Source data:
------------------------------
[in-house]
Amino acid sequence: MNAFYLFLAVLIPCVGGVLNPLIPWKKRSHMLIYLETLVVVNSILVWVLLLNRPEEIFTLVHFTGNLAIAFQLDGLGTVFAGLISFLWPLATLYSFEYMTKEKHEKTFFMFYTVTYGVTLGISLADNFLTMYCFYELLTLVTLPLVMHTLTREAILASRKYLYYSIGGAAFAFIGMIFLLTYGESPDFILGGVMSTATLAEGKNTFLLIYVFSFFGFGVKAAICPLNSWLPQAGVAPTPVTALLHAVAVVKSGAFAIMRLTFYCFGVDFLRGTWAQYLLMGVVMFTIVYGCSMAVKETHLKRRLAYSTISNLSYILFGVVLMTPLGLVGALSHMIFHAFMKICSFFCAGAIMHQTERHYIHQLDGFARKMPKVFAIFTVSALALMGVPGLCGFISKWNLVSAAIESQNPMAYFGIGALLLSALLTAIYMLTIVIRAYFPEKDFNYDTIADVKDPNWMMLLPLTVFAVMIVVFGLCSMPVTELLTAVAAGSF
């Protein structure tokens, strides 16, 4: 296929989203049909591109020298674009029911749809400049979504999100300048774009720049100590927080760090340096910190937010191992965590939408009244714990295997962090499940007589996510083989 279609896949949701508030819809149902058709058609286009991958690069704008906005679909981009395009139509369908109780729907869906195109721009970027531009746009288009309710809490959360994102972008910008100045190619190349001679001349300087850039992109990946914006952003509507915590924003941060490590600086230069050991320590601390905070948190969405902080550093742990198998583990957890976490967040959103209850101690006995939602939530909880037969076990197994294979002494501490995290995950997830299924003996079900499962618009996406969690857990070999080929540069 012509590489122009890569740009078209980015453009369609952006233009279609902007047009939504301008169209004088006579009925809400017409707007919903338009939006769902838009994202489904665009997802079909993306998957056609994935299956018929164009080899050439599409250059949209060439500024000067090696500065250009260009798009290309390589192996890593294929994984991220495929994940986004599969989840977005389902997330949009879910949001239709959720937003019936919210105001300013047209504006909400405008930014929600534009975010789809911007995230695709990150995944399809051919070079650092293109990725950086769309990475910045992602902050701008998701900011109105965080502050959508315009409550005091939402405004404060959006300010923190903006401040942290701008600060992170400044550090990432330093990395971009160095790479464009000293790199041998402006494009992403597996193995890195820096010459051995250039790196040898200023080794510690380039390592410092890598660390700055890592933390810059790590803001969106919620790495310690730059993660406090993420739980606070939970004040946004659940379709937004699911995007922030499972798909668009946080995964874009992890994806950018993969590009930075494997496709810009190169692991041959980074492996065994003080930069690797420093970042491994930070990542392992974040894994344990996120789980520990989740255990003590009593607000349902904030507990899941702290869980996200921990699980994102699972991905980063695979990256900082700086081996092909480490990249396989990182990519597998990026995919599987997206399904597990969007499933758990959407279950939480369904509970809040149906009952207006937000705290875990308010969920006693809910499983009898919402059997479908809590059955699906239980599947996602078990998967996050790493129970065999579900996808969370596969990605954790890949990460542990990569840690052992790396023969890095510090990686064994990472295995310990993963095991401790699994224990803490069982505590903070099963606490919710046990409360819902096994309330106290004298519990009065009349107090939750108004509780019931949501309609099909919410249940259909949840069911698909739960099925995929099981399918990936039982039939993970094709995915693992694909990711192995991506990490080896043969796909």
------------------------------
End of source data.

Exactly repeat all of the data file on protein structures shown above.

[in-house]
Amino acid sequence: MNAFYLFLAVLIPCVGGVLNPLIPWKKRSHMLIYLETLVVVNSILVWVLLLNRPEEIFTLVHFTGNLAIAFQLDGLGTVFAGLISFLWPLATLYSFEYMTKEKHEKTFFMFYTVTYGVTLGISLADNFLTMYCFYELLTLVTLPLVMHTLTREAILASRKYLYYSIGGAAFAFIGMIFLLTYGESPDFILGGVMSTATLAEGKNTFLLIYVFSFFGFGVKAAICPLNSWLPQAGVAPTPVTALLHAVAVVKSGAFAIMRLTFYCFGVDFLRGTWAQYLLMGVVMFTIVYGCSMAVKETHLKRRLAYSTISNLSYILFGVVLMTPLGLVGALSHMIFHAFMKICSFFCAGAIMHQTERHYIHQLDGFARKMPKVFAIFTVSALALMGVPGLCGFISKWNLVSAAIESQNPMAYFGIGALLLSALLTAIYMLTIVIRAYFPEKDFNYDTIADVKDPNWMMLLPLTVFAVMIVVFGLCSMPVTELLTAVAAGSF
């Protein structure tokens, strides 16, 4: 296929989203049909591109020298674009029911749809400049979504999100300048774009720049100590927080760090340096910190937010191992965590939408009244714990295997962090499940007589996510083989 279609896949949701508030819809149902058709058609286009991958690069704008906005679909981009395009139509369908109780729907869906195109721009970027531009746009288009309710809490959360994102972008910008100045190619190349001679001349300087850039992109990946914006952003509507915590924003941060490590600086230069050991320590601390905070948190969405902080550093742990198998583990957890976490967040959103209850101690006995939602939530909880037969076990197994294979002494501490995290995950997830299924003996079900499962618009996406969690857990070999080929540069 012509590489122009890569740009078209980015453009369609952006233009279609902007047009939504301008169209004088006579009925809400017409707007919903338009939006769902838009994202489904665009997802079909993306998957056609994935299956018929164009080899050439599409250059949209060439500024000067090696500065250009260009798009290309390589192996890593294929994984991220495929994940986004599969989840977005389902997330949009879910949001239709959720937003019936919210105001300013047209504006909400405008930014929600534009975010789809911007995230695709990150995944399809051919070079650092293109990725950086769309990475910045992602902050701008998701900011109105965080502050959508315009409550005091939402405004404060959006300010923190903006401040942290701008600060992170400044550090990432330093990395971009160095790479464009000293790199041998402006494009992403597996193995890195820096010459051995250039790196040898200023080794510690380039390592410092890598660390700055890592933390810059790590803001969106919620790495310690730059993660406090993420739980606070939970004040946004659940379709937004699911995007922030499972798909668009946080995964874009992890994806950018993969590009930075494997496709810009190169692991041959980074492996065994003080930069690797420093970042491994930070990542392992974040894994344990996120789980520990989740255990003590009593607000349902904030507990899941702290869980996200921990699980994102699972991905980063695979990256900082700086081996092909480490990249396989990182990519597998990026995919599987997206399904597990969007499933758990959407279950939480369904509970809040149906009952207006937000705290875990308010969920006693809910499983009898919402059997479908809590059955699906239980599947996602078990998967996050790493129970065999579900996808969370596969990605954790890949990460542990990569840690052992790396023969890095510090990686064994990472295995310990993963095991401790699994224990803490069982505590903070099963606490919710046990409360819902096994309330106290004298519990009065009349107090939750108004509780019931949501309609099909919410249940259909949840069911698909739960099925995929099981399918990936039982039939993970094709995915693992694909990711192995991506990490080896043969796909």